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Try writing simply, and ignoring time.

You are using too many intensifiers, and hyperbolic ones:

  • quick glance
  • pure disappointment
  • instantly look
  • anger exploded
  • At least have
  • he froze
  • as little as possible
  • he always have to

You don't trust your reader to read the scene and follow it, you feel like you need to hit them with a hammer to understand "disappointment" by making it absolute, pure, and the worst look of disappointment Bob has ever seen in his life! Well, we don't know what "pure disappointment" looks like, really. How does it differ from anger or sadness? Is she crying?

Why does Oscar's anger have to "explode"?

Also, I think you are too focused on describing the movie, and not the experience of being Bob. You say he wonders why he always puts himself in difficult situations, but asking this question doesn't seem appropriate to the moment. It is also too general, it doesn't inform the reader of anything.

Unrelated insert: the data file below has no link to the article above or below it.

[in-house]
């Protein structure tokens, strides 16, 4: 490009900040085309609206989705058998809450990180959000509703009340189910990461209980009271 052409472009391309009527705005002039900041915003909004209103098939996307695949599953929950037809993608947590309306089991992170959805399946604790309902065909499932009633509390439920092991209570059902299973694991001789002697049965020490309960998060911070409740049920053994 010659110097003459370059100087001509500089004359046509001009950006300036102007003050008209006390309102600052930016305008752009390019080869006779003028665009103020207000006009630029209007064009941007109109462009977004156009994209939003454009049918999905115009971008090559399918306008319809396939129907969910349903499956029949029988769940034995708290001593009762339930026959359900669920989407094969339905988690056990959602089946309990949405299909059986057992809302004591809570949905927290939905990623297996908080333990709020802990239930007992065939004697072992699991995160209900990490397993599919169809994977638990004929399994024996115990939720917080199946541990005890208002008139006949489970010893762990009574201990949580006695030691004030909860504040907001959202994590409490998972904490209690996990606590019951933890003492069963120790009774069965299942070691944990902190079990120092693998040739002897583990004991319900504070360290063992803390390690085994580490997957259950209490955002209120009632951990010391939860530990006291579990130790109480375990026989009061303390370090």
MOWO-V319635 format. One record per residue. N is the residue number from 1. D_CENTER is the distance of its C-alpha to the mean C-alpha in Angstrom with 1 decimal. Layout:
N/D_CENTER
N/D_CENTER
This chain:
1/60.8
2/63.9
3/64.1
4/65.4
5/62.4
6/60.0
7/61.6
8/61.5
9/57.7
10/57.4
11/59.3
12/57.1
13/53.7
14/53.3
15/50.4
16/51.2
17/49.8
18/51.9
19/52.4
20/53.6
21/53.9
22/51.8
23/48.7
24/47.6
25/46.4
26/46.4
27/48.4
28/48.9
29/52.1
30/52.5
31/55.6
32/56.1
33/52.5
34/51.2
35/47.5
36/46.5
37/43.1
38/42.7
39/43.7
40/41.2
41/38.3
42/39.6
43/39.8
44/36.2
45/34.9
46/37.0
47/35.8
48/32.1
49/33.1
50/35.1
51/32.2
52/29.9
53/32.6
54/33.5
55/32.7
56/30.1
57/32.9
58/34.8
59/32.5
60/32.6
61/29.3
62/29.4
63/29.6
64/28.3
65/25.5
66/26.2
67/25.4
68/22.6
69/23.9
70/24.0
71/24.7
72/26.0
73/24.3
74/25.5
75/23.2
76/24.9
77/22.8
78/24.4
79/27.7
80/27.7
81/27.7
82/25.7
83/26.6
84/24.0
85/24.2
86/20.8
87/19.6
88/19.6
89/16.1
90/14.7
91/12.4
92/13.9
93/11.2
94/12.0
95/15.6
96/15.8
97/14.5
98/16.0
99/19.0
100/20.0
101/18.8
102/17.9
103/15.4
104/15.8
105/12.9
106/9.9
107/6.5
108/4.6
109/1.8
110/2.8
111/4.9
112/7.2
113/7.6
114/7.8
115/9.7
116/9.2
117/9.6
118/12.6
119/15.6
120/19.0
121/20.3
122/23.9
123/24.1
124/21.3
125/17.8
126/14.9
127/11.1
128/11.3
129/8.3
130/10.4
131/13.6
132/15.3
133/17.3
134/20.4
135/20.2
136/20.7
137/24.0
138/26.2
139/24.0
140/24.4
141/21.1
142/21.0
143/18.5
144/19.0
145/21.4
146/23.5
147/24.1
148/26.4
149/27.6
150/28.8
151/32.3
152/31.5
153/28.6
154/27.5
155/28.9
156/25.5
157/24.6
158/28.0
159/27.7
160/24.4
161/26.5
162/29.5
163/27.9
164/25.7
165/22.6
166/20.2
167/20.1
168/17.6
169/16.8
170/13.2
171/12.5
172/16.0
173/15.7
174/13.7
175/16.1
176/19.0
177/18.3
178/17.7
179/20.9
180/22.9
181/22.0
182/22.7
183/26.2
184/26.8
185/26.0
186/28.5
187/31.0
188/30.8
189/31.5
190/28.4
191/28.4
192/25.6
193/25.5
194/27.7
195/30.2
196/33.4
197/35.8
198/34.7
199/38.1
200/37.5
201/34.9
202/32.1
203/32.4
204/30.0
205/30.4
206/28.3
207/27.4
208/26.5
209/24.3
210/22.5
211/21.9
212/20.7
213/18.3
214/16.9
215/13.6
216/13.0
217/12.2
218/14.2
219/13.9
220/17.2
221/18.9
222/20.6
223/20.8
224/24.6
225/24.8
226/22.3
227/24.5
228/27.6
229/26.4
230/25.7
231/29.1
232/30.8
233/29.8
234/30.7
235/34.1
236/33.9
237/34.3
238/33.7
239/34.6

Why DID he? What was he thinking would happen? What was his motivation for making whatever mess he made? How did it go wrong? Give me some information about Bob's internal state, so I understand how he was stupid, or not so stupid but unlucky, or whatever.

The scene attempts to be dramatic but contains no good conflict. You have room for it; you are inside Bob's head, but he is taking a beating without even thinking of fight back. This leaves the scene flat; you need conflict, even if the conflict is internal to Bob and he dare not speak it. In his head he should fight back against Oscar, think of what he wishes he could tell Alice but cannot because Oscar is there.

Also, ignore time. If sentence A is followed by sentence B, then without any other explanation, the reader assumes an action in sentence B is executed after the action in sentence B. And the same for every other sentence, unless you begin a sentence with "He had earlier done XYZ", we presume sentences are presented in chronological order.

Concision: In a short sentence, "He did X, then Y" can save a word over "He did X. He did Y." Also, "He did X, Y, Z and A" is more concise than the alternatives. However, if a sentence runs on for clause after clause, the length can feel too long to the reader. Sentences should END before they reach paragraph length. Don't sacrifice readability for concision, it makes no difference if you were concise but confusing.